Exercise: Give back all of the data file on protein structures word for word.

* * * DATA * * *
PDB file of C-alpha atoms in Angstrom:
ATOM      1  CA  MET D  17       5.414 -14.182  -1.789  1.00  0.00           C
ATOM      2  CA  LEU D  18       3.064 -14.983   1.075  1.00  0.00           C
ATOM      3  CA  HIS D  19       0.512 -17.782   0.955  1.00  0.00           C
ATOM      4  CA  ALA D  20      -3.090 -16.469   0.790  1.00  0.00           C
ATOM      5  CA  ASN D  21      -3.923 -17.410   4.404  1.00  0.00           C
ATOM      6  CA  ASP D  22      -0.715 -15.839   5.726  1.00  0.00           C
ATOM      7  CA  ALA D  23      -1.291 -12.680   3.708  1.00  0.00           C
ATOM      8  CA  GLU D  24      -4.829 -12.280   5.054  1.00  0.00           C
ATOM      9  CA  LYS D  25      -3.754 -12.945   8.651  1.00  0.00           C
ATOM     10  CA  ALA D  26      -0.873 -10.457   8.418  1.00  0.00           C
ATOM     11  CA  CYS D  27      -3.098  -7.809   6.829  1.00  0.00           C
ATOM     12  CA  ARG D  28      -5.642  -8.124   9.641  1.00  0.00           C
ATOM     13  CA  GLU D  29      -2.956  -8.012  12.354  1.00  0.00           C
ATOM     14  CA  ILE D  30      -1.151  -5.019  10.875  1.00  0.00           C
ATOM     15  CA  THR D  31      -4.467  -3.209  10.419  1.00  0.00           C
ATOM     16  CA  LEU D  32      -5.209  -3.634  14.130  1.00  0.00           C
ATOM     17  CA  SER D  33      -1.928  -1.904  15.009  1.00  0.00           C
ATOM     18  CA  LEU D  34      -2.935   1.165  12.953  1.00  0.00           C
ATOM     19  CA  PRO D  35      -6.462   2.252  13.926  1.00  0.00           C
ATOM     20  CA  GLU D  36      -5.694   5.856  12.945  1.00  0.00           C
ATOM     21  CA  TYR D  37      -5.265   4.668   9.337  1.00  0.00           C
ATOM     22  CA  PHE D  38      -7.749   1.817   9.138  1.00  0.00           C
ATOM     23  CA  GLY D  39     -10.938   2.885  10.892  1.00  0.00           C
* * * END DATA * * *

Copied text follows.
PDB file of C-alpha atoms in Angstrom:
ATOM      1  CA  MET D  17       5.414 -14.182  -1.789  1.00  0.00           C
ATOM      2  CA  LEU D  18       3.064 -14.983   1.075  1.00  0.00           C
ATOM      3  CA  HIS D  19       0.512 -17.782   0.955  1.00  0.00           C
ATOM      4  CA  ALA D  20      -3.090 -16.469   0.790  1.00  0.00           C
ATOM      5  CA  ASN D  21      -3.923 -17.410   4.404  1.00  0.00           C
ATOM      6  CA  ASP D  22      -0.715 -15.839   5.726  1.00  0.00           C
ATOM      7  CA  ALA D  23      -1.291 -12.680   3.708  1.00  0.00           C
ATOM      8  CA  GLU D  24      -4.829 -12.280   5.054  1.00  0.00           C
ATOM      9  CA  LYS D  25      -3.754 -12.945   8.651  1.00  0.00           C
ATOM     10  CA  ALA D  26      -0.873 -10.457   8.418  1.00  0.00           C
ATOM     11  CA  CYS D  27      -3.098  -7.809   6.829  1.00  0.00           C
ATOM     12  CA  ARG D  28      -5.642  -8.124   9.641  1.00  0.00           C
ATOM     13  CA  GLU D  29      -2.956  -8.012  12.354  1.00  0.00           C
ATOM     14  CA  ILE D  30      -1.151  -5.019  10.875  1.00  0.00           C
ATOM     15  CA  THR D  31      -4.467  -3.209  10.419  1.00  0.00           C
ATOM     16  CA  LEU D  32      -5.209  -3.634  14.130  1.00  0.00           C
ATOM     17  CA  SER D  33      -1.928  -1.904  15.009  1.00  0.00           C
ATOM     18  CA  LEU D  34      -2.935   1.165  12.953  1.00  0.00           C
ATOM     19  CA  PRO D  35      -6.462   2.252  13.926  1.00  0.00           C
ATOM     20  CA  GLU D  36      -5.694   5.856  12.945  1.00  0.00           C
ATOM     21  CA  TYR D  37      -5.265   4.668   9.337  1.00  0.00           C
ATOM     22  CA  PHE D  38      -7.749   1.817   9.138  1.00  0.00           C
ATOM     23  CA  GLY D  39     -10.938   2.885  10.892  1.00  0.00           C